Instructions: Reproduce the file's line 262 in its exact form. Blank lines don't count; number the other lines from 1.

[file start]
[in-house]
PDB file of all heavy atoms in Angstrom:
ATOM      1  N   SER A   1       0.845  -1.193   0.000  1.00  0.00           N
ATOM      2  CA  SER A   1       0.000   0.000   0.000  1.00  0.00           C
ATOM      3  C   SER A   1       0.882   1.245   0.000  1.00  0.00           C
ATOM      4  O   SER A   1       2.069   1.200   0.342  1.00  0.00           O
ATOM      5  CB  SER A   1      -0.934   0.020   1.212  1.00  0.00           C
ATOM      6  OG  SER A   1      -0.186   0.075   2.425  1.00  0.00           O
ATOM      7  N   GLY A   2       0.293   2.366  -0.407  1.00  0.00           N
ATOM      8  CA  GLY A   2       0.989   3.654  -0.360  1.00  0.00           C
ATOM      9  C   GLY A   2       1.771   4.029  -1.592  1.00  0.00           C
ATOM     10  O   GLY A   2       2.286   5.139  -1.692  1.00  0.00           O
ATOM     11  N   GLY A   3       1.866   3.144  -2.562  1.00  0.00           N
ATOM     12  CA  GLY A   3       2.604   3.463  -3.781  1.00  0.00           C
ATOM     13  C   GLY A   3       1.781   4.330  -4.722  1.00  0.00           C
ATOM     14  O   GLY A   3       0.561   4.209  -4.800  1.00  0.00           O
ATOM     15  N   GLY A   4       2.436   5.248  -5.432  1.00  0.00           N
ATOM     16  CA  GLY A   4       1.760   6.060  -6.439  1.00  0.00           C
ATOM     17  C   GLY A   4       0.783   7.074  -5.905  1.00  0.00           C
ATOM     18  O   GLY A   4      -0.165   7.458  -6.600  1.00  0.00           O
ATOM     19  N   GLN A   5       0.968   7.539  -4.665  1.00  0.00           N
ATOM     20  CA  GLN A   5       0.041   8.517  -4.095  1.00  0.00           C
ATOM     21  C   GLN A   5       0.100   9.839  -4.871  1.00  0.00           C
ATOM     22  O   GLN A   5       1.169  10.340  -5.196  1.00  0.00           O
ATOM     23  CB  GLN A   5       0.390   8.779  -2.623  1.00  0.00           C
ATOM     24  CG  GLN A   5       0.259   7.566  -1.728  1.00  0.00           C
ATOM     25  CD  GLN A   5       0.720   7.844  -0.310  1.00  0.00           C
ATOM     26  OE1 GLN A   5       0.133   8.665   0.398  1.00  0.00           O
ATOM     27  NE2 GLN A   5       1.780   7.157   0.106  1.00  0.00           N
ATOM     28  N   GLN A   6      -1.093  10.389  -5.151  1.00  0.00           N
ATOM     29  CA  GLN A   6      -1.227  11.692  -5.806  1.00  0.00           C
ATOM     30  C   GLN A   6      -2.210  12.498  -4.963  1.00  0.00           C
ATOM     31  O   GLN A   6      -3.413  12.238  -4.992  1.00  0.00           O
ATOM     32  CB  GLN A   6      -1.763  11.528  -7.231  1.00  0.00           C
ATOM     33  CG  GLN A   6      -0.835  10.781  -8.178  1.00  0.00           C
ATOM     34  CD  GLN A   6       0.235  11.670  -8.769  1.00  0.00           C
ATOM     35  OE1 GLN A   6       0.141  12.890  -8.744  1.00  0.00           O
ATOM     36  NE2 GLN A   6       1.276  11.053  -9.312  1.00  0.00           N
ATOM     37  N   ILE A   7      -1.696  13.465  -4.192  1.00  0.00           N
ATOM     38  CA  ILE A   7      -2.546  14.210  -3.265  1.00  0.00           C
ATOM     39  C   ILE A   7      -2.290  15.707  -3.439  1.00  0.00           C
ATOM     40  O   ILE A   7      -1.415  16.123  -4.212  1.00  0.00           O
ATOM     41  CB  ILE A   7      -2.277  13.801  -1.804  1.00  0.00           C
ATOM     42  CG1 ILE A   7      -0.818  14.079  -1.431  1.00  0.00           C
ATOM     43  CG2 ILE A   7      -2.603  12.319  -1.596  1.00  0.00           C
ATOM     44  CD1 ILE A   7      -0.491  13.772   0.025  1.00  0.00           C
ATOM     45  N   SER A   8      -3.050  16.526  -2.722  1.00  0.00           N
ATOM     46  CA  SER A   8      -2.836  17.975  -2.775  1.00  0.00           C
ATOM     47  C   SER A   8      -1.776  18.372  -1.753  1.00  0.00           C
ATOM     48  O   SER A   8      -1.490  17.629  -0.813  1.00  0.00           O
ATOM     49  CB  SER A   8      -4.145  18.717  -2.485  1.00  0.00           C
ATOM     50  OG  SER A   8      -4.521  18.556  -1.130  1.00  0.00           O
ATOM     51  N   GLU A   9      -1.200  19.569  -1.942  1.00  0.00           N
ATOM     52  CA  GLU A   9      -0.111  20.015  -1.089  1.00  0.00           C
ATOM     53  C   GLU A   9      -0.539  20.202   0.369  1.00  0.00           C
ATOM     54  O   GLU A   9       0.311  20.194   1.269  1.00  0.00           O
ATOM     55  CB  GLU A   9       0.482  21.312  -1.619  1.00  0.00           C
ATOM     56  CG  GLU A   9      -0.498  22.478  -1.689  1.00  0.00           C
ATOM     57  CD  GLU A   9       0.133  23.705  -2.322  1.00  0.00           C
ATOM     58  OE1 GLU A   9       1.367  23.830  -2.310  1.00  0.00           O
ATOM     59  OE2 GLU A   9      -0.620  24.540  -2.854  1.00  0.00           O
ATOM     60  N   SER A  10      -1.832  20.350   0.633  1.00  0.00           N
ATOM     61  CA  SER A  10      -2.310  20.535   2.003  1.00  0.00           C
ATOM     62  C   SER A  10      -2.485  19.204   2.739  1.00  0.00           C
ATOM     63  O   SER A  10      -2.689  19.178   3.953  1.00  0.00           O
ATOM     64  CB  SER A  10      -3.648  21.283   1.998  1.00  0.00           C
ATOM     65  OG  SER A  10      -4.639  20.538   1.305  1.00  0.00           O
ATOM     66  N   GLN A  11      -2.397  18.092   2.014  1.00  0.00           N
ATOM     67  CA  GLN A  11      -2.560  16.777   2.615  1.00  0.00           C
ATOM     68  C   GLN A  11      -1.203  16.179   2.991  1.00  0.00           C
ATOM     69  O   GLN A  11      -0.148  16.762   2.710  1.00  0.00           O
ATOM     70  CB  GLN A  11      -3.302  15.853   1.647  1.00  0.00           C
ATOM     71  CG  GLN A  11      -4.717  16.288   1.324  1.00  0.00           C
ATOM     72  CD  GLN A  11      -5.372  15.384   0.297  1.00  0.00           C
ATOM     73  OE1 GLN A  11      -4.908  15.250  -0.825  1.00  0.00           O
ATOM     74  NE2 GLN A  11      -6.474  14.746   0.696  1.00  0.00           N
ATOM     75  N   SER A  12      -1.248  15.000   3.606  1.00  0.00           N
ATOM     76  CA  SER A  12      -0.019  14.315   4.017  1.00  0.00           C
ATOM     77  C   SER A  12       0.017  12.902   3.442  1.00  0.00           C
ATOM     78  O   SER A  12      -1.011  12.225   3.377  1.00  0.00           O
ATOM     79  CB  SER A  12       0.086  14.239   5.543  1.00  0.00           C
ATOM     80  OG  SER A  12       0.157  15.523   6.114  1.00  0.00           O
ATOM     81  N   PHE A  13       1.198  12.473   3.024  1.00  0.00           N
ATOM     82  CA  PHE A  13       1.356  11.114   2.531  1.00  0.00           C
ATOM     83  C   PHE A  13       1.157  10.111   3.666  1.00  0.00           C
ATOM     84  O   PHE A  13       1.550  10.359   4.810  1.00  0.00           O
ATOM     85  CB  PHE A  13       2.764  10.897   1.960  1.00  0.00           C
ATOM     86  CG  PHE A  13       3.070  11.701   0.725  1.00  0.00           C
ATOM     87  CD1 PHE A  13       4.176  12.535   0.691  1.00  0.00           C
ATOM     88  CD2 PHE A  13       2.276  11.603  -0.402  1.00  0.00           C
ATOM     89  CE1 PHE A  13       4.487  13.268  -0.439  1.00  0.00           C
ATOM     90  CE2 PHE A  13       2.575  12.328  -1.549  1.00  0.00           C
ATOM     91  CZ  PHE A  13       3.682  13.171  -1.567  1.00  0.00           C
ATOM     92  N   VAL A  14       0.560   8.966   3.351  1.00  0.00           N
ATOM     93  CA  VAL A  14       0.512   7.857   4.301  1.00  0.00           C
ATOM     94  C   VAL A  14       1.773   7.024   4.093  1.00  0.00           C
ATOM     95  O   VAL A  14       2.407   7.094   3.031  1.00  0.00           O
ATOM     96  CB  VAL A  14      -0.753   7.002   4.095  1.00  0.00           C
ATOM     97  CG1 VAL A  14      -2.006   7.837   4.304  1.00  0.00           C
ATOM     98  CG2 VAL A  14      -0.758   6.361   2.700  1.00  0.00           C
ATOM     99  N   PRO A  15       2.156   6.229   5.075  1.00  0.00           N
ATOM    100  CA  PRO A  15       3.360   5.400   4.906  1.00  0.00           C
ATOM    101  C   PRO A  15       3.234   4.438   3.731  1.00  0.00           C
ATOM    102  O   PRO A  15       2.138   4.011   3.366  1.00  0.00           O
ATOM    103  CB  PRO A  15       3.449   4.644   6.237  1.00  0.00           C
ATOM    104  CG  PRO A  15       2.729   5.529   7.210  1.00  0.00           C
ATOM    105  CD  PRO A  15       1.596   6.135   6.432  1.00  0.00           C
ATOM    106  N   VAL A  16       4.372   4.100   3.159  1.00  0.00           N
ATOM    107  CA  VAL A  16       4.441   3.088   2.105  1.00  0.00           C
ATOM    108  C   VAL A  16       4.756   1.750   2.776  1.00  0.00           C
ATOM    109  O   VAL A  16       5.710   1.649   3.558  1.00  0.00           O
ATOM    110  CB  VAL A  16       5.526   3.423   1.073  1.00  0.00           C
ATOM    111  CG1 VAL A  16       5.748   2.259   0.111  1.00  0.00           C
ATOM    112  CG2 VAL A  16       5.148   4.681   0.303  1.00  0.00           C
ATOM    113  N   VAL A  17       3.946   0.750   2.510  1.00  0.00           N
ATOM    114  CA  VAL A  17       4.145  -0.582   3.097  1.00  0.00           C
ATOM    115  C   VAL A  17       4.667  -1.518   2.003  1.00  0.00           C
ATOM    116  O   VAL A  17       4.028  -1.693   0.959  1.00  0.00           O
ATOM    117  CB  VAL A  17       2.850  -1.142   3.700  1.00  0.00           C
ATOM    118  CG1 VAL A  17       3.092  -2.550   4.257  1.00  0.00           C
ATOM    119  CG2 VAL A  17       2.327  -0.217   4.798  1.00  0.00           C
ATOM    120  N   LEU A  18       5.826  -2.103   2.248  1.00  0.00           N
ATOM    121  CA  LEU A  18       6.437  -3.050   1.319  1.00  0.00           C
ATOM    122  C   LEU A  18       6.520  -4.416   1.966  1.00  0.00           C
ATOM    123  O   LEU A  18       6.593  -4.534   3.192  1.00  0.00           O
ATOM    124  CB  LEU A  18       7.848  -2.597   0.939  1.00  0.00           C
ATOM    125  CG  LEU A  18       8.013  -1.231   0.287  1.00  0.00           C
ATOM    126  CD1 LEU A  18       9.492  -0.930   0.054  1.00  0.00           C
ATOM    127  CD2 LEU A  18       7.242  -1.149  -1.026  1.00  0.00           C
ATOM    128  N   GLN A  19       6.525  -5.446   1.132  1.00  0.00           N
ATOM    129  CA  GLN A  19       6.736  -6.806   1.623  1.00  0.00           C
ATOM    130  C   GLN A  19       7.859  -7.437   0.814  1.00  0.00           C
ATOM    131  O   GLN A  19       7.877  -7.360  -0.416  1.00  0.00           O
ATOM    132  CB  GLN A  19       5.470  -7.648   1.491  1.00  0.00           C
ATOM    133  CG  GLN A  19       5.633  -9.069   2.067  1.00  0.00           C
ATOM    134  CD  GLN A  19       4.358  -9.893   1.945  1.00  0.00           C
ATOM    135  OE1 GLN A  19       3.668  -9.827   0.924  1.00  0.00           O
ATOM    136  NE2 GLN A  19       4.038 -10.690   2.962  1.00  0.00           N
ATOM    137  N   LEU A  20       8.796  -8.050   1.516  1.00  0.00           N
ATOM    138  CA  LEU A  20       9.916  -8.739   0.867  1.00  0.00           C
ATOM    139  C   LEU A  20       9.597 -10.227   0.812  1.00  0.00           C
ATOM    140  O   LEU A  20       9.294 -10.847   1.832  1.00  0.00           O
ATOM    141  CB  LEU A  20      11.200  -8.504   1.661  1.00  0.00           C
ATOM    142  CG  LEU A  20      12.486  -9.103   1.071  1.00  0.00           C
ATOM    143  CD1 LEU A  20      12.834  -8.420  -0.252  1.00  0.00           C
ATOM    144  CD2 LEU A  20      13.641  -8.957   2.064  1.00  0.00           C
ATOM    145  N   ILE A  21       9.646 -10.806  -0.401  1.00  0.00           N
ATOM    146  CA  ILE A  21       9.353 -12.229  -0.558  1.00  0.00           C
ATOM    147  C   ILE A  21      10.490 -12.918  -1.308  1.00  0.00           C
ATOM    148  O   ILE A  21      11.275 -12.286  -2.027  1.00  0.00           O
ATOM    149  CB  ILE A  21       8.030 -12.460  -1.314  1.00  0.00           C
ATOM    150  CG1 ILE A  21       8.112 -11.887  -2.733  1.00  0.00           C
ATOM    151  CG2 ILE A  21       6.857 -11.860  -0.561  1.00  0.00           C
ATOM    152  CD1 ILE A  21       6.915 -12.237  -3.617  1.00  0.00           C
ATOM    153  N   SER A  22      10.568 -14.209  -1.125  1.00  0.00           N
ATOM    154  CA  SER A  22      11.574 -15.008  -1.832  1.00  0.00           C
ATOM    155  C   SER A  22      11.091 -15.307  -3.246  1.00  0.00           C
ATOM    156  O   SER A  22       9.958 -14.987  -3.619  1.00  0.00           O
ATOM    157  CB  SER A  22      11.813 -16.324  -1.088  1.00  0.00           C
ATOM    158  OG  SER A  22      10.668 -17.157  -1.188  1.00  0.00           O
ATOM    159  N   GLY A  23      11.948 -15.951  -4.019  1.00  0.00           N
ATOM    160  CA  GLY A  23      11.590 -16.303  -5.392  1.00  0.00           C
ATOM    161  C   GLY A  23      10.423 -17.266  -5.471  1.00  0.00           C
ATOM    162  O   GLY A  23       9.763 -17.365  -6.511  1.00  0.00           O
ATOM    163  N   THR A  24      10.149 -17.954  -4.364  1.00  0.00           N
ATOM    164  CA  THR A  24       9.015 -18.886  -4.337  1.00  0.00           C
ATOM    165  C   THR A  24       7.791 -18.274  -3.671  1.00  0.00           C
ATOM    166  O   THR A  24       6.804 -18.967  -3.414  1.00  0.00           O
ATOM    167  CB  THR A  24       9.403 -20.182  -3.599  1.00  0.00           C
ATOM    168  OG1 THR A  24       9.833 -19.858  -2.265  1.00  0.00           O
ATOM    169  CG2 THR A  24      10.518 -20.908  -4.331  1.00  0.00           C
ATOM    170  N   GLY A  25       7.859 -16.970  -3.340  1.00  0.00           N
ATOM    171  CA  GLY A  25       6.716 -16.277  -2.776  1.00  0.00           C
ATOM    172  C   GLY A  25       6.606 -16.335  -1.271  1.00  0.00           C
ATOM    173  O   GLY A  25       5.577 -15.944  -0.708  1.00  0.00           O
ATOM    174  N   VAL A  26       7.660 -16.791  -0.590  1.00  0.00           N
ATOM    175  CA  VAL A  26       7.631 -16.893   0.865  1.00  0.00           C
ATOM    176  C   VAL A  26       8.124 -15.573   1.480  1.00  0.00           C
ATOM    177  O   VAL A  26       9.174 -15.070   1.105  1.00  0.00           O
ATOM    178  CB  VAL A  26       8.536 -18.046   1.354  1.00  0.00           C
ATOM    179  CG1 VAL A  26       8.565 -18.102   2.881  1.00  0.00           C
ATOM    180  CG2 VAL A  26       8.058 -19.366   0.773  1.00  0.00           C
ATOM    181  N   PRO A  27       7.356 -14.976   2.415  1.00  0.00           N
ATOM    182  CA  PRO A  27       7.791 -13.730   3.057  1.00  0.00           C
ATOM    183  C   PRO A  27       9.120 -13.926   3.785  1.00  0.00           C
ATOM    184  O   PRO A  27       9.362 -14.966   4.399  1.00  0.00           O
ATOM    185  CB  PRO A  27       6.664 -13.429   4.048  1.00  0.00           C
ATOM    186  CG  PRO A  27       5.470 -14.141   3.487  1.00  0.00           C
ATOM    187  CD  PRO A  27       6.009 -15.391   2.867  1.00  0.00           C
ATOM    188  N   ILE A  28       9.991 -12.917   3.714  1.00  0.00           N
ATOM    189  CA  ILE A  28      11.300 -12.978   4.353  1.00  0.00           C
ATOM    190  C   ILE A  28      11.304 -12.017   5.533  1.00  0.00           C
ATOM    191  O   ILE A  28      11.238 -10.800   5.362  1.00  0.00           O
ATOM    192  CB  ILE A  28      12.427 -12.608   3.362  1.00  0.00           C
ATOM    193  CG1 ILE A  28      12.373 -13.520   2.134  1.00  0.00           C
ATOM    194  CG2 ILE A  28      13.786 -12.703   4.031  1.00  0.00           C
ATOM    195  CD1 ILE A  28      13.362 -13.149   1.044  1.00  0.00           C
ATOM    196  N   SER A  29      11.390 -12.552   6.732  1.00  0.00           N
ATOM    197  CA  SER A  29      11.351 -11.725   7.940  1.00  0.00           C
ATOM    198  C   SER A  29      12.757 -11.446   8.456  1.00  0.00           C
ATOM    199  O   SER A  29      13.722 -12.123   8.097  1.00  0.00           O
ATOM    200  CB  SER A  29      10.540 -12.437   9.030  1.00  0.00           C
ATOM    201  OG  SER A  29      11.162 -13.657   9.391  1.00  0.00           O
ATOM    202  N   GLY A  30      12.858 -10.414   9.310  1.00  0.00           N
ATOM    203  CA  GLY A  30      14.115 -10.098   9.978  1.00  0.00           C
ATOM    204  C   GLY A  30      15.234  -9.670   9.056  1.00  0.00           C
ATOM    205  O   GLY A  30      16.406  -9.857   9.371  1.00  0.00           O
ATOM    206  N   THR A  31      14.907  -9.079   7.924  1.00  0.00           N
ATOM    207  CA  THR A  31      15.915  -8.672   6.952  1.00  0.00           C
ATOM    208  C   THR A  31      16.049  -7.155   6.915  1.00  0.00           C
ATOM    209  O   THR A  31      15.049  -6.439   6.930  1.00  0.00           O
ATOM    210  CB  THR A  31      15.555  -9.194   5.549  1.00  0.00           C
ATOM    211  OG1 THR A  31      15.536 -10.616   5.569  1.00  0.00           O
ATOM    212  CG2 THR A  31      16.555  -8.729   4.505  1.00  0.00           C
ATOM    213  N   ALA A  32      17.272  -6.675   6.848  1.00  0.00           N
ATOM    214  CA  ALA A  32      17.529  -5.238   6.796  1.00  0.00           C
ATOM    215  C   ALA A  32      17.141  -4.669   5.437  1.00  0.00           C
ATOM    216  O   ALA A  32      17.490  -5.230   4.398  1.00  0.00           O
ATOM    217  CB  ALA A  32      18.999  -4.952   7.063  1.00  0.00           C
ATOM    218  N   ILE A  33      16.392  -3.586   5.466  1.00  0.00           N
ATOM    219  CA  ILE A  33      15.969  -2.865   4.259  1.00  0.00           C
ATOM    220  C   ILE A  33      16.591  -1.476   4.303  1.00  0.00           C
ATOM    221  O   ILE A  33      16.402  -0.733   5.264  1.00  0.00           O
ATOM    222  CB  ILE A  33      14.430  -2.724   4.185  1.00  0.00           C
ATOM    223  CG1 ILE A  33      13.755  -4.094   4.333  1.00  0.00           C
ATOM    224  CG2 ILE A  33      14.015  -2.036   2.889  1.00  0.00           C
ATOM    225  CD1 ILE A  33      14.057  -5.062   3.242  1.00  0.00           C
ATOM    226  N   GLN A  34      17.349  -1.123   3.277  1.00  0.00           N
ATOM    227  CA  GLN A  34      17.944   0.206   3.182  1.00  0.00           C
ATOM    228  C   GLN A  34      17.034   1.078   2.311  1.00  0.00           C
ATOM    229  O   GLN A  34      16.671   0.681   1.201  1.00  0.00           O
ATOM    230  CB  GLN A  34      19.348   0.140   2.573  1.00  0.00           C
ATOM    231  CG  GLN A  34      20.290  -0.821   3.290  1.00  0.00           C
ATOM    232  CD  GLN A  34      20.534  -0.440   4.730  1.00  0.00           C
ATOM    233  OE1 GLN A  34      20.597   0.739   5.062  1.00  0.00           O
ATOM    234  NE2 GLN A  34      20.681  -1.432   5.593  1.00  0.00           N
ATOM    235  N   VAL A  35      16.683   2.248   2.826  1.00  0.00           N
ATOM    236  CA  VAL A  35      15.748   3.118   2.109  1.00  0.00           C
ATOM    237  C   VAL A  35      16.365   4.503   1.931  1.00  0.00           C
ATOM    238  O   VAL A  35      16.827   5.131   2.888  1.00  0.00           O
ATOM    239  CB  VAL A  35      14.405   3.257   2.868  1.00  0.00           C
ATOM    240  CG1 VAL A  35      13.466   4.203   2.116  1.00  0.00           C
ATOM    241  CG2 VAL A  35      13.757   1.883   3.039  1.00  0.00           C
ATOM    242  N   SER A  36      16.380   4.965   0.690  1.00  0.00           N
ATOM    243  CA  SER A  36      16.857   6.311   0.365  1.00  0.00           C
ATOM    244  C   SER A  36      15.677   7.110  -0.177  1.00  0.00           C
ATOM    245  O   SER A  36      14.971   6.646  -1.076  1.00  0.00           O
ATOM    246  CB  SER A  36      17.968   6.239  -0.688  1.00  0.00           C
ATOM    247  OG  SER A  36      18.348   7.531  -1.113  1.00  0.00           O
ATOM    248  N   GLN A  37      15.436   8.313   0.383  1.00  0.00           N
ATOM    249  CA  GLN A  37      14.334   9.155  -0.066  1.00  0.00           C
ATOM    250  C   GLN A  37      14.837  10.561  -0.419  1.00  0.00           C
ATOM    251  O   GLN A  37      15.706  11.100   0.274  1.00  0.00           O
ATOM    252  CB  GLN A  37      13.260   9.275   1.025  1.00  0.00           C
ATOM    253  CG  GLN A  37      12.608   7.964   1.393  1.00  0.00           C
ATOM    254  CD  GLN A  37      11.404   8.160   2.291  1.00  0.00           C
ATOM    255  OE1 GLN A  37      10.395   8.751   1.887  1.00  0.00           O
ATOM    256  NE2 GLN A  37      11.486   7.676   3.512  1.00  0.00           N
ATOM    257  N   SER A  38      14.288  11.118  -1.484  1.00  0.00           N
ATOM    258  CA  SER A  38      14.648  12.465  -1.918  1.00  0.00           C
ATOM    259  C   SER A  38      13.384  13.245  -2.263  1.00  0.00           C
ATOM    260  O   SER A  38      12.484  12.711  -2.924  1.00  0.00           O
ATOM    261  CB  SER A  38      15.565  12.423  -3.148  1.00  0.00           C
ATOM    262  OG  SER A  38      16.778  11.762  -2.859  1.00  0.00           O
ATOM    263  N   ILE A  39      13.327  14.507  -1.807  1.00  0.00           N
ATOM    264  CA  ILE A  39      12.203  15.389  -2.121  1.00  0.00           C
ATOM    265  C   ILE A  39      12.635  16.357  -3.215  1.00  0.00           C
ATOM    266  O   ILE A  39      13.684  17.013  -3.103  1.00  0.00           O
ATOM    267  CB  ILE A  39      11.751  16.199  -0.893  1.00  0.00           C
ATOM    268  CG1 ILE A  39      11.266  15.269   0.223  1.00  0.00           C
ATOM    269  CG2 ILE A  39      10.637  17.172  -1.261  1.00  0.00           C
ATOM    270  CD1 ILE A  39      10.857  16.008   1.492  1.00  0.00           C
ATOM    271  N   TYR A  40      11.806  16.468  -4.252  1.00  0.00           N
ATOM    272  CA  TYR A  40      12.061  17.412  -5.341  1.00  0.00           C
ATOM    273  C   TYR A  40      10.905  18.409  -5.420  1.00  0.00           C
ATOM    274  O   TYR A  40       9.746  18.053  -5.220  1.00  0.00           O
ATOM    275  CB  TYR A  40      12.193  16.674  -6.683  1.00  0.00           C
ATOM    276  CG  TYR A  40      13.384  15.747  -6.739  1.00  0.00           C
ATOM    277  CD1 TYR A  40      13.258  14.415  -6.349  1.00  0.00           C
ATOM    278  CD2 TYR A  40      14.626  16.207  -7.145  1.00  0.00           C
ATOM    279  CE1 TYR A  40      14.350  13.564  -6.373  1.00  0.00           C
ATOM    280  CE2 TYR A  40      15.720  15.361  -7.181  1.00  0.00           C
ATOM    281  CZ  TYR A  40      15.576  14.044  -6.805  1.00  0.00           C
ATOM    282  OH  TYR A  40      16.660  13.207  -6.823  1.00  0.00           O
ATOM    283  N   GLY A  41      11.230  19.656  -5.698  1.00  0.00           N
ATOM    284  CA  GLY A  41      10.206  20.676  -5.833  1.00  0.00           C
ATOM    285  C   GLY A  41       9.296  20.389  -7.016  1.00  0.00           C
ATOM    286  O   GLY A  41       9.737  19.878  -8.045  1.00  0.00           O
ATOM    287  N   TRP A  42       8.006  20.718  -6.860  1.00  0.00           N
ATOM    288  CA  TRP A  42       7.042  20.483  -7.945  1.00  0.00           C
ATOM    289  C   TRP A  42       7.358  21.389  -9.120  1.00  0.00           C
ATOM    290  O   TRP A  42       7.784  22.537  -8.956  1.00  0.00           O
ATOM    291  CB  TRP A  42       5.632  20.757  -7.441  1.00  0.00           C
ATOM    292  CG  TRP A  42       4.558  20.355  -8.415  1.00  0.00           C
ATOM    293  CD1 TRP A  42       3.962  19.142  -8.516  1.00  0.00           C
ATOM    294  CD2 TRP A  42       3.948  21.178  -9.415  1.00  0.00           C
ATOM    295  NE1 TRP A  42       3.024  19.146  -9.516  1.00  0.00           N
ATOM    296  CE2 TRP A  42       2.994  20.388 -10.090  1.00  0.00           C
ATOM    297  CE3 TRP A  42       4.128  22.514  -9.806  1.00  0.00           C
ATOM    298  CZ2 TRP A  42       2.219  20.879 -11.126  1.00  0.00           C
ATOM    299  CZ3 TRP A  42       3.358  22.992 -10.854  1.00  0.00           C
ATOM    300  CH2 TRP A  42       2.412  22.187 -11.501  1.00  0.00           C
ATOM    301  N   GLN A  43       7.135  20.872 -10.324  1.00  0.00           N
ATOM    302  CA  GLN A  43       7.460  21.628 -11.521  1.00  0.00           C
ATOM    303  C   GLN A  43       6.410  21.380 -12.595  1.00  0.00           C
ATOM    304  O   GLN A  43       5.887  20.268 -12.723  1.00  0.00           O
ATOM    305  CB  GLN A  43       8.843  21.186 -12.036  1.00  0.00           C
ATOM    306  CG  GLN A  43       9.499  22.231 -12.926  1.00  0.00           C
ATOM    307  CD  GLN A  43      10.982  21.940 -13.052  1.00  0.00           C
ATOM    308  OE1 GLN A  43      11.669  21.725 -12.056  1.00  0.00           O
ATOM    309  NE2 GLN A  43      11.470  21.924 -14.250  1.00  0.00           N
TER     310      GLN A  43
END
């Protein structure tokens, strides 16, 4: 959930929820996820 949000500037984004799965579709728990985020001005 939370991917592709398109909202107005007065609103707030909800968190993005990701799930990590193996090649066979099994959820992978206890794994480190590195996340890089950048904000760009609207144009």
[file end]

ATOM    260  O   SER A  38      12.484  12.711  -2.924  1.00  0.00           O